In an essay about "America Alone," Christopher Hitchens wrote that "Mark Steyn believes that demography is destiny, and Mark Steyn makes an immensely convincing case," then went on to detail many points at which he [Christopher Hitchens] disagreed with Steyn. For instance, Hitchens believed that Steyn erred by "considering European Muslim populations as one. Islam is as fissile as any other religion, and considerable friction exists among immigrant Muslim groups in many European countries. Moreover, many Muslims actually have come to Europe for the advertised purposes; seeking asylum and to build a better life." Nevertheless, Hitchens expressed strong agreement with some of Steyn's points, calling the book "admirably tough-minded."

    After America

    In 2011, Steyn published After America: Get Ready for Armageddon, a followup to "America Alone." In it, Mark Steyn argues that the U.S. is now on the same trajectory towards decline and fall as the rest of the West due to unsustainable national spending and the subsequent borrowing involved to pay for expanding government. Within its pages, "After America" discusses the U.S. federal debt specifically and more generally the rise of bureaucratic state control as individual initiative declines.

    Should decline continue to affect peoples lives and the expansion of debt go on, Steyn's ultimate worries are apocalyptic, with him declaring,

    The book achieved significant commercial success. "After America" peaked at number four on the New York Times non-fiction bestseller list. Although written in a polemical style about controversial issues, praise came from publications such as The Washington Times, where Steyn received comparison to George Orwell, and The Spectator, where Steyn's sense of prose received comparison to pyrotechnics.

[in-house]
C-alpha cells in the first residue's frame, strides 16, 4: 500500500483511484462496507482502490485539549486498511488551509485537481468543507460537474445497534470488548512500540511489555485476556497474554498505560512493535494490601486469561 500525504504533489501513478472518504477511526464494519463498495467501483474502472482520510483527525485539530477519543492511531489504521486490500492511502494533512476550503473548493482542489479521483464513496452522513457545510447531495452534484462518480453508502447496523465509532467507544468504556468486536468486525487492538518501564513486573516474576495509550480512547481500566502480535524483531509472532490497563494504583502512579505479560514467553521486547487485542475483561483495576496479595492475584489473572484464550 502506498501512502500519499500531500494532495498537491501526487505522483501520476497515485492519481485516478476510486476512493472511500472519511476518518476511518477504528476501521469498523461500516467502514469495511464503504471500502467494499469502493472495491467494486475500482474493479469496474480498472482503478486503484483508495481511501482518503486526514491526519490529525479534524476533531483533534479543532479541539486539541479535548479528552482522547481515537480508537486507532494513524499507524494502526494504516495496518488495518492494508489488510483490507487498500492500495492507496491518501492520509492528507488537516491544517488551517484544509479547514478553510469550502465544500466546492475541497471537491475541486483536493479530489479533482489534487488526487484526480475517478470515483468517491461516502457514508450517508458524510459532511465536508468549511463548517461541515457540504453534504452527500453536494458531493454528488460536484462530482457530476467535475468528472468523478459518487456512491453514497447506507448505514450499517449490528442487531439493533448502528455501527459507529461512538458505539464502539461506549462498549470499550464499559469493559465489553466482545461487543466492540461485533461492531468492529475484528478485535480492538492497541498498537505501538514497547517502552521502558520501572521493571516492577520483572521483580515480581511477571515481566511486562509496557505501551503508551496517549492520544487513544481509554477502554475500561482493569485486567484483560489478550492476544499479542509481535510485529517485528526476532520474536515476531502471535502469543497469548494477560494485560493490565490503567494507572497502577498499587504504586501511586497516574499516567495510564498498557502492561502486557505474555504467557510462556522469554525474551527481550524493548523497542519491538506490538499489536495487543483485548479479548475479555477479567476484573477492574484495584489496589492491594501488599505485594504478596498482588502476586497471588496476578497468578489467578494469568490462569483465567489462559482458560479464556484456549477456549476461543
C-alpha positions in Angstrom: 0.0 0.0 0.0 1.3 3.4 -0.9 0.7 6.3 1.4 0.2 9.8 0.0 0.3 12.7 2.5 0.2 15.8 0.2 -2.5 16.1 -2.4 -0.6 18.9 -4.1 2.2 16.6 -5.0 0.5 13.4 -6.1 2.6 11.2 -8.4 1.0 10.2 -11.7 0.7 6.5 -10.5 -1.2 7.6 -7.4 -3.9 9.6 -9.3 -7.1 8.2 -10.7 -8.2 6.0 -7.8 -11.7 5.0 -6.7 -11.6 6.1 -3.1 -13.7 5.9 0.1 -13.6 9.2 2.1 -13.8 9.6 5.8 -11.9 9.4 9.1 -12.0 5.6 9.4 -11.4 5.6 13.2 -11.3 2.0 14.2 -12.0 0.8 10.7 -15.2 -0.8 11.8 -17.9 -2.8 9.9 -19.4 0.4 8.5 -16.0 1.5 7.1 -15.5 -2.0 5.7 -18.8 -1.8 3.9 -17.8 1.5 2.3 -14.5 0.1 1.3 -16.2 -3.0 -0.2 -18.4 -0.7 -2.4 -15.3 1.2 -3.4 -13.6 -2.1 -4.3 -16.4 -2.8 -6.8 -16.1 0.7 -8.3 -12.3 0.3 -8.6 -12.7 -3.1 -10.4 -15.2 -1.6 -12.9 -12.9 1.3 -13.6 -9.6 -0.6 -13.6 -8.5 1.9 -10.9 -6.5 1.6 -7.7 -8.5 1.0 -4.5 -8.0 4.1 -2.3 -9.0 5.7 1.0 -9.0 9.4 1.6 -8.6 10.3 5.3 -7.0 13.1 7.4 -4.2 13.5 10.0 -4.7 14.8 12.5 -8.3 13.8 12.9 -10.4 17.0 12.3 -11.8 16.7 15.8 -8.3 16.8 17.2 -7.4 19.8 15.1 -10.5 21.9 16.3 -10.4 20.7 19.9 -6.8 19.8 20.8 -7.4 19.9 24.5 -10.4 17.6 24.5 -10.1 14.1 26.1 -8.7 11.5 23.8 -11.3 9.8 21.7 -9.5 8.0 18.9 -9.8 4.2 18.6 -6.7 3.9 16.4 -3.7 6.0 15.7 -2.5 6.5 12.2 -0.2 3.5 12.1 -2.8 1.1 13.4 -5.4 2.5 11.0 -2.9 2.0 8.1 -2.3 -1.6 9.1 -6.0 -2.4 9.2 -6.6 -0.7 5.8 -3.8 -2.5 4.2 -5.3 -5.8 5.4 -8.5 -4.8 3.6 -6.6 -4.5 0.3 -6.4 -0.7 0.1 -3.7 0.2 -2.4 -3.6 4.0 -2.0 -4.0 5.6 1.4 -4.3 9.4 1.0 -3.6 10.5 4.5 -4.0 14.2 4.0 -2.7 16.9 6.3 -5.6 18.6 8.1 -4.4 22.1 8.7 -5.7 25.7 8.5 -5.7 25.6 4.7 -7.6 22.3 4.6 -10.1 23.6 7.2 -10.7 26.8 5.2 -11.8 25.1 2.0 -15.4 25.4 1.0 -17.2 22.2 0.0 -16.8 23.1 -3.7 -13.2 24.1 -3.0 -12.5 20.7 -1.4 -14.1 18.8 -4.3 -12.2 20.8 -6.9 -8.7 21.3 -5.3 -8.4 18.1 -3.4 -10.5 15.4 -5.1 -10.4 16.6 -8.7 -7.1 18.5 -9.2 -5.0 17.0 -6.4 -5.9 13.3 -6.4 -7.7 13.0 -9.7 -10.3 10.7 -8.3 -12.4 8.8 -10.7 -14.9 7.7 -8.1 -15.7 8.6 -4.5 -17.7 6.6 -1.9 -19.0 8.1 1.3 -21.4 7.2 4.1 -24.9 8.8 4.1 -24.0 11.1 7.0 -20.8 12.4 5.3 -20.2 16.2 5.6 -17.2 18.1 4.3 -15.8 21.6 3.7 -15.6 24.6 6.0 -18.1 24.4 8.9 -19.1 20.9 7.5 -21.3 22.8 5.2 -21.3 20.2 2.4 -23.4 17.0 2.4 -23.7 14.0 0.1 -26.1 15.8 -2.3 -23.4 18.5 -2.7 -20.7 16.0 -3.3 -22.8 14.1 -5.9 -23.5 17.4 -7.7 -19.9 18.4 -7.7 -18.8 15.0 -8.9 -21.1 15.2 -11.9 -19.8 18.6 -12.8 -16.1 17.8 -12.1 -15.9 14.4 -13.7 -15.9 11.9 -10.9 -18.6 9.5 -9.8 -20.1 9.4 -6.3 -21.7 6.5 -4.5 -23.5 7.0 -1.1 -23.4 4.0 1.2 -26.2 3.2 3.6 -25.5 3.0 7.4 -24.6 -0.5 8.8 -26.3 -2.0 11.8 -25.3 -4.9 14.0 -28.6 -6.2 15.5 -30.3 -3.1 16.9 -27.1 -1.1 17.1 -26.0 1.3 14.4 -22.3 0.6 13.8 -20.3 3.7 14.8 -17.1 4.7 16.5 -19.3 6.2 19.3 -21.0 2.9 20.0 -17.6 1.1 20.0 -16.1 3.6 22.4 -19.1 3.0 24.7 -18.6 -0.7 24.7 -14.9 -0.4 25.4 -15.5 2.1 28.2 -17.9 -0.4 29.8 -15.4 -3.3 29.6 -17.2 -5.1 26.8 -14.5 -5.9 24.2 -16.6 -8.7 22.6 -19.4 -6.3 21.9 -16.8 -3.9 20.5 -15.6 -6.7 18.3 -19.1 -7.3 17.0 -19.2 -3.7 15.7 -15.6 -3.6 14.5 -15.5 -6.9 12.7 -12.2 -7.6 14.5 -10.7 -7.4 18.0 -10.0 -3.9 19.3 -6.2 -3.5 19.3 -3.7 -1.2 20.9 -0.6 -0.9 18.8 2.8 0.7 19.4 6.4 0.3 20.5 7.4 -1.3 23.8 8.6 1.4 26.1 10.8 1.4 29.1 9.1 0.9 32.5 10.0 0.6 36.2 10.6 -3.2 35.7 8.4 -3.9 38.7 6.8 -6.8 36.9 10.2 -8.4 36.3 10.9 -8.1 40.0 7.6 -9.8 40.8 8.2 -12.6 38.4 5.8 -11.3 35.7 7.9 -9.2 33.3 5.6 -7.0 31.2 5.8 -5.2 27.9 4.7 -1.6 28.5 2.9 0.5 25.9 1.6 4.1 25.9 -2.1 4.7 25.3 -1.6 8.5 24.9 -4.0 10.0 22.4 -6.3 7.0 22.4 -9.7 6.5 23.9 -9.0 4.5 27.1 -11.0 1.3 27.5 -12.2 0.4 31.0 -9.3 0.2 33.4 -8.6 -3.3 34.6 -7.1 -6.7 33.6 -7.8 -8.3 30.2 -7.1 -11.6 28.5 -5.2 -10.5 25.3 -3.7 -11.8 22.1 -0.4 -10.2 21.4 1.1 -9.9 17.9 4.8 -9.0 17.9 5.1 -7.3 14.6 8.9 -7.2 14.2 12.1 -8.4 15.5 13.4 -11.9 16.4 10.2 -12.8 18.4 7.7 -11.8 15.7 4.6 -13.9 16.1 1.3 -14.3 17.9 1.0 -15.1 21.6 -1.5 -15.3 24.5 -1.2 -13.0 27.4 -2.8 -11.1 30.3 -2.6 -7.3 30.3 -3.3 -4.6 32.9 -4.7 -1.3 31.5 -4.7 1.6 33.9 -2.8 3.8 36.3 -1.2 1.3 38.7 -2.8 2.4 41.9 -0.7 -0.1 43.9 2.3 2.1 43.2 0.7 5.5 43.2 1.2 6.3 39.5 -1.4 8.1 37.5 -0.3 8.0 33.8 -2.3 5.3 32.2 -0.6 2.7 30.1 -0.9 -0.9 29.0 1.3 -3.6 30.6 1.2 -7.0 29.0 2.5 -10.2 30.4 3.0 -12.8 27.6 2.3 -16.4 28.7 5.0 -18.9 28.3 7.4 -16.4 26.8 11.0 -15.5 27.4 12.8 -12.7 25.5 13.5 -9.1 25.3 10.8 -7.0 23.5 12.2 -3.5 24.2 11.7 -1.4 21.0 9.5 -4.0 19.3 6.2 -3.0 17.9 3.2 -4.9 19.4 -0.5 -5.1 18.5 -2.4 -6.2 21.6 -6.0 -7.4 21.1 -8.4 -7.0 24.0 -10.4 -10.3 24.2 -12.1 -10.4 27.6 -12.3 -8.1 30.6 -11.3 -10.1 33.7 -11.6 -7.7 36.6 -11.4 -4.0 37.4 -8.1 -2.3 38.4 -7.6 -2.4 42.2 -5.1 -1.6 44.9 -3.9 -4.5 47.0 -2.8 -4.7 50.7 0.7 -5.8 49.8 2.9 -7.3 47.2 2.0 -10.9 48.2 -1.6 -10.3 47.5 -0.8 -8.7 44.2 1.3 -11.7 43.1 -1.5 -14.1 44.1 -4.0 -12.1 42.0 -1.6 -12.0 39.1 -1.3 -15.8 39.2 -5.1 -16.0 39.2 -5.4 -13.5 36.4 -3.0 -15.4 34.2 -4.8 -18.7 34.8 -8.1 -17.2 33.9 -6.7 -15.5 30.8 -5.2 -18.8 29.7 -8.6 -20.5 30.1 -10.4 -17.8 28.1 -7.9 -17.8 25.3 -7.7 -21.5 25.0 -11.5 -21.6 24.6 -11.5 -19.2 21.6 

On August 17, 2011, Steyn discussed the book and a variety of related things while delivering the first lecture in The NHIOP Bookmark Series, a program of the New Hampshire Institute of Politics at Saint Anselm College in Manchester, New Hampshire. C-SPAN recorded Steyn's comments.

    Legal issues

    Canadian Islamic Congress human rights complaint

  • Main article: Human rights complaints against Maclean's magazine

    In 2007, a complaint was filed with the Ontario Human Rights Commission related to an article "The Future Belongs to Islam," written by Mark Steyn, published in Maclean's magazine. The complainants alleged that the article and the refusal of Maclean's to provide space for a rebuttal violated their human rights. The complainants also claimed that the article was one of twenty-two (22) Maclean's articles, many written by Steyn, about Muslims. Further complaints were filed with the Canadian Human Rights Commission, later stripped of its mandate by the Canadian parliament in 2011, and the British Columbia Human Rights Tribunal.

    The Ontario Human Rights Commission refused in April 2008 to proceed, saying it lacked jurisdiction to deal with magazine content. However, the Commission stated that it, "strongly condemns the Islamophobic portrayal of Muslims ... Media has a responsibility to engage in fair and unbiased journalism." Critics of the Commission claimed that Maclean's and Steyn had been found guilty without a hearing. John Martin of The Province wrote, "There was no hearing, no evidence presented and no opportunity to offer a defence -- just a pronouncement of wrongdoing."

    The OHRC defended its right to comment by stating, "Like racial profiling and other types of discrimination, ascribing the behaviour of individuals to a group damages everyone in that group. We have always spoken out on such issues. Maclean's and its writers are free to express their opinions. The OHRC is mandated to express what it sees as unfair and harmful comment or conduct that may lead to discrimination."

    Steyn subsequently criticized the Commission, commenting that "Even though they (the OHRC) don't have the guts to hear the case, they might as well find us guilty. Ingenious!"]